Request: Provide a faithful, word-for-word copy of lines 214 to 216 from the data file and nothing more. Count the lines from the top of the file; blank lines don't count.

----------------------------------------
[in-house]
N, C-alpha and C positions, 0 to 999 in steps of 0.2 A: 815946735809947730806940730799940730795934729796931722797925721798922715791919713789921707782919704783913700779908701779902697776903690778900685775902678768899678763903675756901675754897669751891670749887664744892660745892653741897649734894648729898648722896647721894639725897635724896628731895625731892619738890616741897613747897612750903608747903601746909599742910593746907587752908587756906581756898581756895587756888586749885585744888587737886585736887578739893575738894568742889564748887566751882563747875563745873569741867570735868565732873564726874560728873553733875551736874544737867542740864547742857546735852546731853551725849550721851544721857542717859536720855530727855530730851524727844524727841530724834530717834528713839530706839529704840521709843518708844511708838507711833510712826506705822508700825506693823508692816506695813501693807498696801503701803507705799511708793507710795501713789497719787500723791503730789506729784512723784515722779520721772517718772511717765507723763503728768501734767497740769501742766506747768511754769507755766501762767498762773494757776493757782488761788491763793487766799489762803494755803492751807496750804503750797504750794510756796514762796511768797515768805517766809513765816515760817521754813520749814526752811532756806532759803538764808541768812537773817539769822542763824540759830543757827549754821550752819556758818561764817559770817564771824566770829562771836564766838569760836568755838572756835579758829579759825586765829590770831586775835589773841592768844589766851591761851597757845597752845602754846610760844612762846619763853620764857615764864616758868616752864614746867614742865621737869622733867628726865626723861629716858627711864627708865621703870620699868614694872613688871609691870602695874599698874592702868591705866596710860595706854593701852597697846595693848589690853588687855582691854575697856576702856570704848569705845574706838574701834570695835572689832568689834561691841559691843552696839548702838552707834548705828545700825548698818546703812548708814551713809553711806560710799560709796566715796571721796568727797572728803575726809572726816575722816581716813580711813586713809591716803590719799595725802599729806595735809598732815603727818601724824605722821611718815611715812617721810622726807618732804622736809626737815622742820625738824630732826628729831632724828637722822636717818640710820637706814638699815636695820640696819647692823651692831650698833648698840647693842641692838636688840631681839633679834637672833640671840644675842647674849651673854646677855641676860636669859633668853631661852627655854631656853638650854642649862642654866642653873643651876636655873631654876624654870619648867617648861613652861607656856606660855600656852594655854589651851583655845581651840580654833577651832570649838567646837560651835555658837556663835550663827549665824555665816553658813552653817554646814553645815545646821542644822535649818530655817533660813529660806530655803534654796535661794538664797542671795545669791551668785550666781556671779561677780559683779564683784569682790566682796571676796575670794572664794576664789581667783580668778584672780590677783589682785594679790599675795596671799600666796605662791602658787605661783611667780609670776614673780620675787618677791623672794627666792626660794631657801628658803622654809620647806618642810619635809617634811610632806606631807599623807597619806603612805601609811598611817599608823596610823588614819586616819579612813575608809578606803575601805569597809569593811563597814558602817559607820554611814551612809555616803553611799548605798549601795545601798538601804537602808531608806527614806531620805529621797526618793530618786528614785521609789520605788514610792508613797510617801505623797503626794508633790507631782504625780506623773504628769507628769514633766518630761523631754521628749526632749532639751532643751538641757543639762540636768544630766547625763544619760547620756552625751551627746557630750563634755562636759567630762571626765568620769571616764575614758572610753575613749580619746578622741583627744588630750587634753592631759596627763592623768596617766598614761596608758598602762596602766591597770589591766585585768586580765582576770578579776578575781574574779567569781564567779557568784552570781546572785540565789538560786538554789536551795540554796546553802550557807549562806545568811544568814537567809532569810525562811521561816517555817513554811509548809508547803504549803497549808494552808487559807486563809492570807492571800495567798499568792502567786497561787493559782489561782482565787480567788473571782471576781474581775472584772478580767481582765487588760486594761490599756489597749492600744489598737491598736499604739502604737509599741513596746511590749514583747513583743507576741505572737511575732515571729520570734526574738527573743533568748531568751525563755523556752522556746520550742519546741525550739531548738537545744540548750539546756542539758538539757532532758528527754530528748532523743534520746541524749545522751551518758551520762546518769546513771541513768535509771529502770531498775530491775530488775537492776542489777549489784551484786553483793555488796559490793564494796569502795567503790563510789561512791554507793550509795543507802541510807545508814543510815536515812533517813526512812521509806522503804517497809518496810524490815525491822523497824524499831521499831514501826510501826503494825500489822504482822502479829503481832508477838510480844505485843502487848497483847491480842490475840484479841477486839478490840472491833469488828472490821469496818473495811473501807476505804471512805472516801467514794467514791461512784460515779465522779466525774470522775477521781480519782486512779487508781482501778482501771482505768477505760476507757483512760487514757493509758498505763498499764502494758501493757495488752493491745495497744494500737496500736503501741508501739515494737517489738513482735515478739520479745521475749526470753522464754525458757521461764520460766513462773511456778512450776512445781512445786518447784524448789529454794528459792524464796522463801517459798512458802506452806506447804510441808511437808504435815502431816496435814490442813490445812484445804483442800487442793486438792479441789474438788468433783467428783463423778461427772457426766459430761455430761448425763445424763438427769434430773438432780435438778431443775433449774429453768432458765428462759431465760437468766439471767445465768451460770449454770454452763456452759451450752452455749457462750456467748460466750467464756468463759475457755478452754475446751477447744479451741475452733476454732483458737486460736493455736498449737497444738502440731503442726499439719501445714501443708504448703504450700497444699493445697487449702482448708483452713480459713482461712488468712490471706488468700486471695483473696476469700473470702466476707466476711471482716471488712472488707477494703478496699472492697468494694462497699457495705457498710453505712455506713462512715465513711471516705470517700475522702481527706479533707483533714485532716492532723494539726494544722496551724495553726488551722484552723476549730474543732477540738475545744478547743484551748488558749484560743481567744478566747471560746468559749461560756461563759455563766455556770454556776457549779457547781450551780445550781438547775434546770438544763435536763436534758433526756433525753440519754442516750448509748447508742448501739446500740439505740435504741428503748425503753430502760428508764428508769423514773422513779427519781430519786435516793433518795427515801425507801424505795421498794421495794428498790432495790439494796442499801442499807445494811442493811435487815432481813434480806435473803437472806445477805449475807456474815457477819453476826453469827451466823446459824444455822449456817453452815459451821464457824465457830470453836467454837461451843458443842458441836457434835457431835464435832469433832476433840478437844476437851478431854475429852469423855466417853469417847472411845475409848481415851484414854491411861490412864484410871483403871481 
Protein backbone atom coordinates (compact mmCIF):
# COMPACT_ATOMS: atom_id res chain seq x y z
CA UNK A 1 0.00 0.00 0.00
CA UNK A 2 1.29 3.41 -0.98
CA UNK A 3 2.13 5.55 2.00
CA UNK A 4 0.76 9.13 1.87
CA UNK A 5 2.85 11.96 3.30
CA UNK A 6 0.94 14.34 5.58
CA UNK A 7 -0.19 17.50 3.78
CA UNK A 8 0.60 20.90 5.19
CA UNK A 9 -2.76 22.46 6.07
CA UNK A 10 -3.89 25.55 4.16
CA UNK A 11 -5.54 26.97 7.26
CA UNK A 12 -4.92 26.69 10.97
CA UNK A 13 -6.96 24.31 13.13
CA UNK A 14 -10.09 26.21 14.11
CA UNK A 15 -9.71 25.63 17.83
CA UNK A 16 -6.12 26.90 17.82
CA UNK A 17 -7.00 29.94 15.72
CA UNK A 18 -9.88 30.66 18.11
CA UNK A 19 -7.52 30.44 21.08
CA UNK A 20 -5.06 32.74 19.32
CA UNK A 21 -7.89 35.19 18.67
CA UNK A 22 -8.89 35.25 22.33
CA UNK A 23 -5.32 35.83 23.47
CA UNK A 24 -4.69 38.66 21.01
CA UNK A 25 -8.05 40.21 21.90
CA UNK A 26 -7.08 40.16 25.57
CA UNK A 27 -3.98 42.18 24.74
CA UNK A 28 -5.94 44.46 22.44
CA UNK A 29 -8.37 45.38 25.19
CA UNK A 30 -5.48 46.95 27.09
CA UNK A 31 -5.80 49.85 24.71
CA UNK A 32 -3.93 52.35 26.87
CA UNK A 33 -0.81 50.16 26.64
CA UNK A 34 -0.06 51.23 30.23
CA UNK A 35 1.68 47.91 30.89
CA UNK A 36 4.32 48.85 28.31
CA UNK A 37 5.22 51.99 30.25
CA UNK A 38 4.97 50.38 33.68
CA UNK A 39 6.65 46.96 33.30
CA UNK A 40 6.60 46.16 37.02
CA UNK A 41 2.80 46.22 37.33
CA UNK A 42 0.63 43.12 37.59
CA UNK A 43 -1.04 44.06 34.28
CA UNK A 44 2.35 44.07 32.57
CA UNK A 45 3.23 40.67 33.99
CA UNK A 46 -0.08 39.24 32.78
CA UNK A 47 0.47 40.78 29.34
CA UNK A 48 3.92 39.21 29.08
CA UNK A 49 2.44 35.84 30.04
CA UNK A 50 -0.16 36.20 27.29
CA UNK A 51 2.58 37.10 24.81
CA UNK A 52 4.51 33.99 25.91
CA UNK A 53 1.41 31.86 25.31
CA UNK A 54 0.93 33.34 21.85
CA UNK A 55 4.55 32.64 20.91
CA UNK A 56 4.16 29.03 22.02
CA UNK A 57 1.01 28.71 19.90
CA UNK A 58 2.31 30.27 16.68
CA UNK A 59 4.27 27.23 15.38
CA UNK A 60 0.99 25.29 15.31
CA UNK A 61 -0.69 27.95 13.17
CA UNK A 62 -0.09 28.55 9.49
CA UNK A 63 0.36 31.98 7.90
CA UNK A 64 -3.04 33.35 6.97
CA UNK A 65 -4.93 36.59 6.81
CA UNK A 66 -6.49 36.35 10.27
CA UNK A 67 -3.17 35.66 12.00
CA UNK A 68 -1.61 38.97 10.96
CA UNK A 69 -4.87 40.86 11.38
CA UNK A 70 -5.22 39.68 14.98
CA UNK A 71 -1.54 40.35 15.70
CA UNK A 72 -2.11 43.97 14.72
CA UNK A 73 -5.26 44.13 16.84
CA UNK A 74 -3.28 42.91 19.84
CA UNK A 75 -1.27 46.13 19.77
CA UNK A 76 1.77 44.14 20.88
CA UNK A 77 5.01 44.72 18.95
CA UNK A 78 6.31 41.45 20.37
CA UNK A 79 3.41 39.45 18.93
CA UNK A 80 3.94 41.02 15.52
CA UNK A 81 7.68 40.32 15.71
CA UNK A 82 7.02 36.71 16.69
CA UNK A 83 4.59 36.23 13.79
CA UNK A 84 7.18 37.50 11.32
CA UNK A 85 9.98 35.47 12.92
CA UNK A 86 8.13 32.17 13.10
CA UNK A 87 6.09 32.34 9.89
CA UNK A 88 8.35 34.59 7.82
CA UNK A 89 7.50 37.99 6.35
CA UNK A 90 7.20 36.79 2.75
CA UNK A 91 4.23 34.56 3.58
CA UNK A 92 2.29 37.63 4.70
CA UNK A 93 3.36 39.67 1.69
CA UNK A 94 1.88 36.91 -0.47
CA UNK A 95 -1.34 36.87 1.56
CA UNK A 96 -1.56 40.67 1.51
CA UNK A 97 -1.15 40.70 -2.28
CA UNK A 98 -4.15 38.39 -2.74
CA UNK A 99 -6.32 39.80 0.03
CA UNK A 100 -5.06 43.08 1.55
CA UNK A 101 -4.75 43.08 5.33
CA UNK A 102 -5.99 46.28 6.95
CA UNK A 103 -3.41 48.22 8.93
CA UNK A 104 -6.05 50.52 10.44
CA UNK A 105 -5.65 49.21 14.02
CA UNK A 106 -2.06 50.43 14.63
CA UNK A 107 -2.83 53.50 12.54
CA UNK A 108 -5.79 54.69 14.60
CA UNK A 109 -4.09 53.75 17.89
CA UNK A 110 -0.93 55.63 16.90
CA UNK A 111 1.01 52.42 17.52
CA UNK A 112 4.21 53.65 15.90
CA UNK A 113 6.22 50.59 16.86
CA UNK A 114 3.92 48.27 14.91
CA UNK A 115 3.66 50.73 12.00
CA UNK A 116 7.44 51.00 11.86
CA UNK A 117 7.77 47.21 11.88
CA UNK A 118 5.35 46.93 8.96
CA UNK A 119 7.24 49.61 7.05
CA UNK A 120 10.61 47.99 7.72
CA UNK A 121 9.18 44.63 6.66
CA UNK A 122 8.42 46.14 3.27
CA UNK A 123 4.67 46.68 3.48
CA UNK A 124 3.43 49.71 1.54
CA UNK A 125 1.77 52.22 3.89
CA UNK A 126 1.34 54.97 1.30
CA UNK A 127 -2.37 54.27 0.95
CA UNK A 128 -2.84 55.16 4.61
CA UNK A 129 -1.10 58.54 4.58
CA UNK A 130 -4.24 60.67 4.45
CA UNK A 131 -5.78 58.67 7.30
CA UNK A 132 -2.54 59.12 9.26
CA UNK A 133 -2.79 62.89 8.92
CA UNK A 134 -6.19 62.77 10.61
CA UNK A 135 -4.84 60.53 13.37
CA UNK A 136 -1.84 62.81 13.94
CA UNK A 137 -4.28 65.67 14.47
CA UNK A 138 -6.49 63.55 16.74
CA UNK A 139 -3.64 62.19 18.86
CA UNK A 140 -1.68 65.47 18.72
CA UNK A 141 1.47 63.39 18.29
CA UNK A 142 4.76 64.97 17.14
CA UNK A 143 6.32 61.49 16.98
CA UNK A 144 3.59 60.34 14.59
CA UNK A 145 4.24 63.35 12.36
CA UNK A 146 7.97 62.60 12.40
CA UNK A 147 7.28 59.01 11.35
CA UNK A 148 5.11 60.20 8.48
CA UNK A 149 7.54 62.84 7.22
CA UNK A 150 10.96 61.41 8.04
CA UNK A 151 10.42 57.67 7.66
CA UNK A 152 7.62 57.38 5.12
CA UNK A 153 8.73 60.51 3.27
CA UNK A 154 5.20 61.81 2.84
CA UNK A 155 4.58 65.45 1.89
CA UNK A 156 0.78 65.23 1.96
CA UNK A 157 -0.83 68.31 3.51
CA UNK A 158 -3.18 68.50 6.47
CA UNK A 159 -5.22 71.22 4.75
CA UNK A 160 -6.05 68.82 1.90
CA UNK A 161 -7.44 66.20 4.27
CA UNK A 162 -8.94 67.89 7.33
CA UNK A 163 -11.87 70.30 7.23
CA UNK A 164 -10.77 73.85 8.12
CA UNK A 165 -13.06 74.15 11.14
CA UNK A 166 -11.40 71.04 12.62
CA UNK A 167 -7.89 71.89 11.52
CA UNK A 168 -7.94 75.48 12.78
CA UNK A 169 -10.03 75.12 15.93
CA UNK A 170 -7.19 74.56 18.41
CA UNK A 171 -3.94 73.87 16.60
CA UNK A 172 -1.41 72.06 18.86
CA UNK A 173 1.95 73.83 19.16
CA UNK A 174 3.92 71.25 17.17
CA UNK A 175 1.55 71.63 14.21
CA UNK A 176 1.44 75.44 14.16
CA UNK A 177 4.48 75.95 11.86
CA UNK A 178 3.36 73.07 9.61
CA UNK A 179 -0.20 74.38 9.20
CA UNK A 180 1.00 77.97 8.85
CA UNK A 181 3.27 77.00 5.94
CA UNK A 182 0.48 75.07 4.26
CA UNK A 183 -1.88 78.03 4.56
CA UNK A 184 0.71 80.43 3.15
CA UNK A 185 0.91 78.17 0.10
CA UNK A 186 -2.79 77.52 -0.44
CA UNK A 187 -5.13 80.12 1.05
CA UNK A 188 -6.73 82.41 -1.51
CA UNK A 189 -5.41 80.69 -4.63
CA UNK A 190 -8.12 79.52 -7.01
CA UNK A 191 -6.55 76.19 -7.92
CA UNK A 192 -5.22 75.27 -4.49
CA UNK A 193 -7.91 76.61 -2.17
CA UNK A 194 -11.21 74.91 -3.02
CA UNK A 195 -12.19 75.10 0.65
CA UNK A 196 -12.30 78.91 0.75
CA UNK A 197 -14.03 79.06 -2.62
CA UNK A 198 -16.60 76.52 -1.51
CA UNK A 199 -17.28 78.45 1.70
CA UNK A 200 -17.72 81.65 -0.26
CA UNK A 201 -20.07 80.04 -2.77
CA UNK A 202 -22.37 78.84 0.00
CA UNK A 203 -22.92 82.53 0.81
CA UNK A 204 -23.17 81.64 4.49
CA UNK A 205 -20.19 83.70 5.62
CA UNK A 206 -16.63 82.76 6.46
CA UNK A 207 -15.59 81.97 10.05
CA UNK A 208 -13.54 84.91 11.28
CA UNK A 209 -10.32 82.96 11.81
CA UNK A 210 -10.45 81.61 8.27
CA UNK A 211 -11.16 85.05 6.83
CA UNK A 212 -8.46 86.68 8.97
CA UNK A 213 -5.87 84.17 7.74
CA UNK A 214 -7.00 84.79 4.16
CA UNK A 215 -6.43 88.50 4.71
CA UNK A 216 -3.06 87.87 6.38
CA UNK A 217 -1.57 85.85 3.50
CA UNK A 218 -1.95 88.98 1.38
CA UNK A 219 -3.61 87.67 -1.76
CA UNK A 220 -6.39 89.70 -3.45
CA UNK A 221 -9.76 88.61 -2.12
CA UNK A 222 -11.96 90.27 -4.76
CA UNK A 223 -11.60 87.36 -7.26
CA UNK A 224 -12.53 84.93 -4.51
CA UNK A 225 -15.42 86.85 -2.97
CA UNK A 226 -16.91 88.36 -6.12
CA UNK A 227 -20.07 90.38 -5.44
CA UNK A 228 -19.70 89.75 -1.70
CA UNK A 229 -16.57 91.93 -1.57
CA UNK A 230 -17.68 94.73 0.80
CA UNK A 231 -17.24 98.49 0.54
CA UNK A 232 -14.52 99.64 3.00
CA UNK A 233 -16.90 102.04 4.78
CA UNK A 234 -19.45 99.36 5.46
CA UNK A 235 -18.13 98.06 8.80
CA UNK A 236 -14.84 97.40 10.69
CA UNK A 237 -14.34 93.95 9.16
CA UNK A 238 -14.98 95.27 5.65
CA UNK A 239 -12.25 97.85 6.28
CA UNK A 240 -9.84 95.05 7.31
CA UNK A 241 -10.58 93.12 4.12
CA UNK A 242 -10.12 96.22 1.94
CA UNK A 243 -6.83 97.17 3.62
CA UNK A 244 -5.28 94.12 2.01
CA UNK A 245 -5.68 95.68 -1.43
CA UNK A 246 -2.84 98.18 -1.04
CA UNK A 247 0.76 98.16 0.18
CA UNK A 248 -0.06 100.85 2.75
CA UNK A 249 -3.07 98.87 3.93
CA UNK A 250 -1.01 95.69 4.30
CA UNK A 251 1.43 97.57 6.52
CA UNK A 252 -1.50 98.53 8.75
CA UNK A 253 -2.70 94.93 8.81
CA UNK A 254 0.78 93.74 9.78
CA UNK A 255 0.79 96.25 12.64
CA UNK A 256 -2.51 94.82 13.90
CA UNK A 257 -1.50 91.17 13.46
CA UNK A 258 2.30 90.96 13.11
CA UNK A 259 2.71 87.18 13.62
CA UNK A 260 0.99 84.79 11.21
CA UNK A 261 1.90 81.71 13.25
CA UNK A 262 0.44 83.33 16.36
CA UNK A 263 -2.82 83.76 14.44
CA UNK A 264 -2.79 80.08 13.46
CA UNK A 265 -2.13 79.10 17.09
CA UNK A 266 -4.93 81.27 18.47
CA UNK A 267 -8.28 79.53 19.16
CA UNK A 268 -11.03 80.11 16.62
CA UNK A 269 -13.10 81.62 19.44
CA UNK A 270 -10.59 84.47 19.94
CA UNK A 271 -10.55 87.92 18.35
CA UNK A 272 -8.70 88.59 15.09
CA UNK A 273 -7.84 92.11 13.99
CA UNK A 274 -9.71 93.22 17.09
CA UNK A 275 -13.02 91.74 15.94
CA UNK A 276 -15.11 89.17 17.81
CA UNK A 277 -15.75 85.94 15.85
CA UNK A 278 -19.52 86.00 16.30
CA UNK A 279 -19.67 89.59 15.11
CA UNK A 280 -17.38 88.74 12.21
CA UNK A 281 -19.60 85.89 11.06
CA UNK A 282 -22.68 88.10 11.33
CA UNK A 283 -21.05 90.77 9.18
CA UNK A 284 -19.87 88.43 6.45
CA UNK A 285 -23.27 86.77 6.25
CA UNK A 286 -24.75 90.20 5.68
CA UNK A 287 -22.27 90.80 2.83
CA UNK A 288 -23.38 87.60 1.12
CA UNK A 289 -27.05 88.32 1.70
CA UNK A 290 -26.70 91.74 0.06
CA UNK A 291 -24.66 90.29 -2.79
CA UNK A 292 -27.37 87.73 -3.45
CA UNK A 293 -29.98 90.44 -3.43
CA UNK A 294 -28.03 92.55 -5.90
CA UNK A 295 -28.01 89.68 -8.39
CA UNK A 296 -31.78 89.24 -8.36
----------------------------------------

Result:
CA UNK A 210 -10.45 81.61 8.27
CA UNK A 211 -11.16 85.05 6.83
CA UNK A 212 -8.46 86.68 8.97